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"The Wire" ended nearly two years ago, but conversation about the show set in Baltimore is still going strong - particularly on American college campuses.

When a noted Harvard sociology professor recently announced he was planning a course based on the HBO series about Baltimore's urban dysfunction, the university became the latest in a string of prestigious schools to study the drama.

Creator David Simon, reached this week in New Orleans, where he's filming his new series, called the academic consideration of his work "gratifying."

"We did not design the show purely as an entertainment, but as a political treatise and social critique," he wrote in an e-mail to The Baltimore Sun. "To the extent that academia has found the work and is intent on extending the discussion, we are, of course, pleased."

Simon said he's also happy that the social themes he worked into the series will be getting more attention - themes including "the fraud of the drug war, the evisceration of the working class, our inability to reform our political infrastructure, the inequality of educational opportunity and, lastly, the declining ambitions and viability of high-end journalism."

Harvard professor William Julius Wilson plans to teach his course in fall 2010. "As a sociologist, an expert on urban poverty, and the author of book that David Simon said helped frame Season 2 ["When Work Disappears: The World of the New Urban Poor"], my enthusiasm for the show is extremely high. To say that I am a huge fan is putting it mildly," he said. "The students in the class will watch and critique selective episodes of 'The Wire' along with assigned readings on urban inequality, including two of my books that are based on research in the inner-city black neighborhoods of Chicago, that relate to the specific episodes."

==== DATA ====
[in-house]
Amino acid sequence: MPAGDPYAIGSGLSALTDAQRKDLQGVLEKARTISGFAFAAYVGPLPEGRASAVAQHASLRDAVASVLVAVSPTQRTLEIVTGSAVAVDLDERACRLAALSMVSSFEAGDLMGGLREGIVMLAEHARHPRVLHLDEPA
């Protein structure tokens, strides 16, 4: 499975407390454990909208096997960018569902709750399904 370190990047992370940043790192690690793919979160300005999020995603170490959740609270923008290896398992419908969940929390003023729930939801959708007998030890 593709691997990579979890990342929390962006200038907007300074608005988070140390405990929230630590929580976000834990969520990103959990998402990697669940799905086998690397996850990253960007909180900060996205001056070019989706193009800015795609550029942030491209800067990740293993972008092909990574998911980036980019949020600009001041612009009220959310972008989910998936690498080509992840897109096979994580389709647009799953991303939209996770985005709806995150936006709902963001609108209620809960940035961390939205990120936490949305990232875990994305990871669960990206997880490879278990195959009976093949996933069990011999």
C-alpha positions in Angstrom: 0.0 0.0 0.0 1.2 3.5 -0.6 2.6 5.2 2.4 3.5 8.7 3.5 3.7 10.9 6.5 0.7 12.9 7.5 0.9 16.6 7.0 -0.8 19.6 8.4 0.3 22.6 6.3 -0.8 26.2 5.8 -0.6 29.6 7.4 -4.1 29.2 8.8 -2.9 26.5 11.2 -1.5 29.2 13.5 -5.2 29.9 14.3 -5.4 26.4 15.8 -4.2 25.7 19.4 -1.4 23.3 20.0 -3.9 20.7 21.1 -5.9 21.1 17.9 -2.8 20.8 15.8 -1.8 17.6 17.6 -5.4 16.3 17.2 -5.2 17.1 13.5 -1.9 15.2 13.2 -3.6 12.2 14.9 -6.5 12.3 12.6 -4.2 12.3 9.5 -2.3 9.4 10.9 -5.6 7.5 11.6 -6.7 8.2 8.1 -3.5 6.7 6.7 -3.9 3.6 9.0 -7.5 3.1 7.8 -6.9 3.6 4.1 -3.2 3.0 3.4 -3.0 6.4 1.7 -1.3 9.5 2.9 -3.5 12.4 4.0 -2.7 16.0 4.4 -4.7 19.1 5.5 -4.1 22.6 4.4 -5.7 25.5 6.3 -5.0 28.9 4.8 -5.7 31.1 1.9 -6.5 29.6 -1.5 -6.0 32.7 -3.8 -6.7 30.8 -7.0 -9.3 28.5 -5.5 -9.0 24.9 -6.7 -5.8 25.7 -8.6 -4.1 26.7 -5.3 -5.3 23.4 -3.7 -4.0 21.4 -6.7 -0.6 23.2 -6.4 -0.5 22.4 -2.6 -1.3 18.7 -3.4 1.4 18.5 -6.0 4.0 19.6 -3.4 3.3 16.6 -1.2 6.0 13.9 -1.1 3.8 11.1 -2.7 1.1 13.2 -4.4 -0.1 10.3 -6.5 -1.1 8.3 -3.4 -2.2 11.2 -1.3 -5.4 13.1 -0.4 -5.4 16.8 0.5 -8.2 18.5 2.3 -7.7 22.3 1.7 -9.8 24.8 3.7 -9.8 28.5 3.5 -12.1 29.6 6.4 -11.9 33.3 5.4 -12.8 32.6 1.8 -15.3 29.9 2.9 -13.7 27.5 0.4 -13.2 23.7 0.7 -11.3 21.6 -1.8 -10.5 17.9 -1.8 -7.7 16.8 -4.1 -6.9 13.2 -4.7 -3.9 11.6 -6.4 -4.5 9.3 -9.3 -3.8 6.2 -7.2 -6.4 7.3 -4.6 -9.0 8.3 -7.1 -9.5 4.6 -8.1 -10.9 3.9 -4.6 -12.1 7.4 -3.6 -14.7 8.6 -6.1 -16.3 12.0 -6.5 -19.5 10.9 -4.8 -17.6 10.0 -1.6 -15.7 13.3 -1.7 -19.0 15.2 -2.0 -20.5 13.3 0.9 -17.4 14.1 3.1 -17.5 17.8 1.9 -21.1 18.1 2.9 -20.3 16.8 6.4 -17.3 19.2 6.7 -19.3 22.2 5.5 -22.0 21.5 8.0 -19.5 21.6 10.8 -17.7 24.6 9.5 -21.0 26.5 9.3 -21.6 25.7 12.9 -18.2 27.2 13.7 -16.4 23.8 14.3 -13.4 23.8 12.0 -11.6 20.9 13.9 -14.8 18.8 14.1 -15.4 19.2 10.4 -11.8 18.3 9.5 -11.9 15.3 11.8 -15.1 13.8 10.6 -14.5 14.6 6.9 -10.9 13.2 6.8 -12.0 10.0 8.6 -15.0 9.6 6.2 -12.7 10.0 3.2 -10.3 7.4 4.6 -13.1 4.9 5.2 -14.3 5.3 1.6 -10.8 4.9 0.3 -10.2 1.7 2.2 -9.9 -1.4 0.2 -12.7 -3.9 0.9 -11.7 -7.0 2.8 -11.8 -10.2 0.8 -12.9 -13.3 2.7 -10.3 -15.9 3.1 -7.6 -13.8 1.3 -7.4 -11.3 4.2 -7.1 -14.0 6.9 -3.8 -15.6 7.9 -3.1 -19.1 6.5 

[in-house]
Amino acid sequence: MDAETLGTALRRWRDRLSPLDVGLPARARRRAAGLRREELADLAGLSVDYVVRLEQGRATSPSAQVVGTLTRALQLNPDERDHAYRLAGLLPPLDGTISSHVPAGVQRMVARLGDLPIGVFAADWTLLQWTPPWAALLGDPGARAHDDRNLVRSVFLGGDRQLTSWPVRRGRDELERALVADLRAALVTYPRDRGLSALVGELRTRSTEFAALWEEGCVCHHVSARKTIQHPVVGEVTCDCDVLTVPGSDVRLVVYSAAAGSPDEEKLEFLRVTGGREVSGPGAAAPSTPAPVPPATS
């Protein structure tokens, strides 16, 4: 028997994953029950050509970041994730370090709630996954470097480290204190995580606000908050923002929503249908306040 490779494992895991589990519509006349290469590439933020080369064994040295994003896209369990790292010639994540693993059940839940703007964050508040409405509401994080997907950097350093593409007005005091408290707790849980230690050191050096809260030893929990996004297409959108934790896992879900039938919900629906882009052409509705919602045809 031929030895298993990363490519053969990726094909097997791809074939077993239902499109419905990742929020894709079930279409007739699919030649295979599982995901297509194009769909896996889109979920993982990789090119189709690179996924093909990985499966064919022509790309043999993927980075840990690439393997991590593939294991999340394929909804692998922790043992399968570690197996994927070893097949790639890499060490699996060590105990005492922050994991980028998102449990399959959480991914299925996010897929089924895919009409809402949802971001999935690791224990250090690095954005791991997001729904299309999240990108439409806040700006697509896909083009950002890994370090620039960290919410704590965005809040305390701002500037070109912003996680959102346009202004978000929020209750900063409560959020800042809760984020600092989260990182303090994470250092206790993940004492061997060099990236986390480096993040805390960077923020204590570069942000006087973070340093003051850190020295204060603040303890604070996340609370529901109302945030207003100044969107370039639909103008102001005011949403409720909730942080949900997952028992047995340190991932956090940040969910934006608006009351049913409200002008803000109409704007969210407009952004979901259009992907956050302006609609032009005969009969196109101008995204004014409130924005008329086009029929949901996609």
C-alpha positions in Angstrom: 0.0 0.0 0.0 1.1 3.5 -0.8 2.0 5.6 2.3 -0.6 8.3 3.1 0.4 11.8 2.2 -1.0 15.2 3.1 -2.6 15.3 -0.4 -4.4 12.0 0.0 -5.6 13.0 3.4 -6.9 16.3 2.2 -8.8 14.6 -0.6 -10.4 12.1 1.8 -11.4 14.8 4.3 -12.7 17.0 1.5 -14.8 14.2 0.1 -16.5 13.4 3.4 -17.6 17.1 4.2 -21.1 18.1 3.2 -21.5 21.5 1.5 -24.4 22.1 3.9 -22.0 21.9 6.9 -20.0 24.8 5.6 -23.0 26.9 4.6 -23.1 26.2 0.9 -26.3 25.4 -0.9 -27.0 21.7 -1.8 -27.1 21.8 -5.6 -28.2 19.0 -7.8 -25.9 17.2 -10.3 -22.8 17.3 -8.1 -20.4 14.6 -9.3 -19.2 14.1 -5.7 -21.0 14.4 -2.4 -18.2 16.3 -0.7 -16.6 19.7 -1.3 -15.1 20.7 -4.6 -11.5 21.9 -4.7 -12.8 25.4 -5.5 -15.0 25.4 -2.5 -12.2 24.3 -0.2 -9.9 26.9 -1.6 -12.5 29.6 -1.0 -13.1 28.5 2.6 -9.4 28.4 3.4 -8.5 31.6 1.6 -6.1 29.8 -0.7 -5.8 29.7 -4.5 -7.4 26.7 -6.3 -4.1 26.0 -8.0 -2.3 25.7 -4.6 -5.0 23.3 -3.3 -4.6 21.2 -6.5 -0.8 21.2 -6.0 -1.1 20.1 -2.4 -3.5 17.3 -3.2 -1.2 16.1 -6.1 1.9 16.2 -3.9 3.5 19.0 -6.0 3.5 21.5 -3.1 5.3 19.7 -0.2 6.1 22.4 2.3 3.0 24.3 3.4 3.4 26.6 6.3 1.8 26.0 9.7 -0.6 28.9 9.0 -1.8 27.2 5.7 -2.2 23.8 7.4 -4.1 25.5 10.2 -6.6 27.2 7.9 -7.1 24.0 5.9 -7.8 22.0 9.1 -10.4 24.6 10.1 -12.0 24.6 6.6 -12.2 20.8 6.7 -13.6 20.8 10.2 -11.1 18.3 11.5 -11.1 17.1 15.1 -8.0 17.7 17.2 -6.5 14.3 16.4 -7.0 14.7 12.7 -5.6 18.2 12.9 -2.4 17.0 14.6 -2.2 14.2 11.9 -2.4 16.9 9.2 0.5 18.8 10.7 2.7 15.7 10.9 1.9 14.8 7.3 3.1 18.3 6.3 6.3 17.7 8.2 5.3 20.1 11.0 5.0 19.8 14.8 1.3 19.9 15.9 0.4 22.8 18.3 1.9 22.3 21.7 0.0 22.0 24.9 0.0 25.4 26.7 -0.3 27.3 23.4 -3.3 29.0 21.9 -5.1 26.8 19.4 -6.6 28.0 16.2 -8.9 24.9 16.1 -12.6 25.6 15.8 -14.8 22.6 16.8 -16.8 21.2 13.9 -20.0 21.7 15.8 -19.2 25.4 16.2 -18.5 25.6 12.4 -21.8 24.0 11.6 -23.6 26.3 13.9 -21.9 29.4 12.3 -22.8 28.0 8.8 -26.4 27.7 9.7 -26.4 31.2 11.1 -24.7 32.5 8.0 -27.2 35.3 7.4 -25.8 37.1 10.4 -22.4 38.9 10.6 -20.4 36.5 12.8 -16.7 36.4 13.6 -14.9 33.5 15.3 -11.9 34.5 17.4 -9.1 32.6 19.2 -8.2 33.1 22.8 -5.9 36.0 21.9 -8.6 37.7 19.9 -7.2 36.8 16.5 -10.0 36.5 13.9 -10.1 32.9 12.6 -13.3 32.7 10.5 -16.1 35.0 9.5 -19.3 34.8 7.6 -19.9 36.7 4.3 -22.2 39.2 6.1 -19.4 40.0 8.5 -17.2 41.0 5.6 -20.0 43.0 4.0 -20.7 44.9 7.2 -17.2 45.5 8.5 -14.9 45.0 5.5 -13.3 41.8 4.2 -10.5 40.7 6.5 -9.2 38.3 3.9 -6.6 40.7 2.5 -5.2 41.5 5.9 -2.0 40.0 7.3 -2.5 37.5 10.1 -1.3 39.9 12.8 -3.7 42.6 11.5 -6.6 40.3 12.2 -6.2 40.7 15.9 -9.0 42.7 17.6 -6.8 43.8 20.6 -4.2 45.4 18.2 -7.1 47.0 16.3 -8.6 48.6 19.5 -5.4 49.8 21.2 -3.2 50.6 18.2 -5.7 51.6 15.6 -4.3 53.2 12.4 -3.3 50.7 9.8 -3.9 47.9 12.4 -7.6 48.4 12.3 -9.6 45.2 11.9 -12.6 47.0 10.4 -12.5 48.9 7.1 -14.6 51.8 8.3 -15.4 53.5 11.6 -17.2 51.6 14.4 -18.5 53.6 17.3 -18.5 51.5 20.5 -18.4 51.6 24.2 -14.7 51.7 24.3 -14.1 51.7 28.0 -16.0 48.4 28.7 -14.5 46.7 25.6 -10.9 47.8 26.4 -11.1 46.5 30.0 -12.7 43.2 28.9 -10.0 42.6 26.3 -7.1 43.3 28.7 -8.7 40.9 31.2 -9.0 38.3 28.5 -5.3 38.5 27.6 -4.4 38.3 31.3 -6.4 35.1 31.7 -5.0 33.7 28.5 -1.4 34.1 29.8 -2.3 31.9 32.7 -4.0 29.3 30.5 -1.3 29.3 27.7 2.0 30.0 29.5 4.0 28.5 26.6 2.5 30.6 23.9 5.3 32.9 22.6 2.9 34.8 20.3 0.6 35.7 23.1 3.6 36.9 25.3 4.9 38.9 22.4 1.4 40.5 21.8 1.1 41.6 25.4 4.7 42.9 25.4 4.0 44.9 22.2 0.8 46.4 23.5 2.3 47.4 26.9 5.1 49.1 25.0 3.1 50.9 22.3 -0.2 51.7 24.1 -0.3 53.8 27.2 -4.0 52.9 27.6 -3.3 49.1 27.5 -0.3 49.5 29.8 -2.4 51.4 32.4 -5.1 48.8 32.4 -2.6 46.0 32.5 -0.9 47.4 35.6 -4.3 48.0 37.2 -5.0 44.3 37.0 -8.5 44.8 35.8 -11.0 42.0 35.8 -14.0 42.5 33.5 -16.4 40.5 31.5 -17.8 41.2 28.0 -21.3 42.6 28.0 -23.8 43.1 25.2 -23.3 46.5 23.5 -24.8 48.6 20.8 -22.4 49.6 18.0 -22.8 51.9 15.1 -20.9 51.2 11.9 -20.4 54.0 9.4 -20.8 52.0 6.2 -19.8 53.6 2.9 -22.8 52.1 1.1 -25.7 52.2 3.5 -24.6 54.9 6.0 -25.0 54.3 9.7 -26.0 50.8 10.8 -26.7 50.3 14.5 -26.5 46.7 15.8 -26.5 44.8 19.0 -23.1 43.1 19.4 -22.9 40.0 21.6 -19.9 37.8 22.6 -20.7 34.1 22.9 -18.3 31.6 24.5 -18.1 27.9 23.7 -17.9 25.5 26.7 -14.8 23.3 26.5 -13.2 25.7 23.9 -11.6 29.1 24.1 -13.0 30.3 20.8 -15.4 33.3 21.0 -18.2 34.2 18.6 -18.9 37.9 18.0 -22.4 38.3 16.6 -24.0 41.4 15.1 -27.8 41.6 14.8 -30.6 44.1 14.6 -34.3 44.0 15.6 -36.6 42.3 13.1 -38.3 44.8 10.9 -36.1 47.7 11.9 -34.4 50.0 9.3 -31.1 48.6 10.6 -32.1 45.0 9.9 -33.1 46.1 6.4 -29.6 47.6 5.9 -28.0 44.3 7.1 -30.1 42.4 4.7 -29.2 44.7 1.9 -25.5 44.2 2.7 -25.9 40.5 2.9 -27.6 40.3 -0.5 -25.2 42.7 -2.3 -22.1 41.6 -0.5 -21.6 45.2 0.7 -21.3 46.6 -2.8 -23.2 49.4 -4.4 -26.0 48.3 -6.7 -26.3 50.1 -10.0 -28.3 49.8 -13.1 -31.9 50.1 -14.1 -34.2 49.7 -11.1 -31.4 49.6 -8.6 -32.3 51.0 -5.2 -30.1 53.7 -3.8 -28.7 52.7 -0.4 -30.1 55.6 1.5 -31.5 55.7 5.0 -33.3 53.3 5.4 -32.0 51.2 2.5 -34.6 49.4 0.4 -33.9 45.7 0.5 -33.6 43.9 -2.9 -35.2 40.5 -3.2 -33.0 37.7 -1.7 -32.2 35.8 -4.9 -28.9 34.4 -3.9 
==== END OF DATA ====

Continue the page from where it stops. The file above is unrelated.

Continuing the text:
Colleges including University of California, Berkeley; Middlebury College; and Duke University are among those that have offered courses on the show.

Middlebury professor Jason Mittell, who specializes in both American studies and film and media culture, taught a course last spring that was so successful, he plans to do it again next year.

He said people fought to get into the class and that after it was over, students told him it was "if not the best class they've ever taken, ... the one they'll remember the most."

Mittell says there's never been anything on television as artistically or socially robust as "The Wire." He dedicated his course to the question: "What does 'The Wire' teach us about television as an art form and about American culture?"

At Berkeley, film studies professor Linda Williams called her course "What's So Great About 'The Wire'?"

Plenty, she says. During the class, she held the show up to such classic writers as Dickens, Dreiser and Balzac.

"I was following the lead of David Simon ... who has pointed to great novels and called his show a visual novel," Williams explained. "I really believed it was the best thing I had seen and maybe not just on television. ... I wanted to try to study it the way I would a smart film, with a smart class."

Though she offered this year's class exclusively as a senior seminar, Williams plans to expand it next spring.

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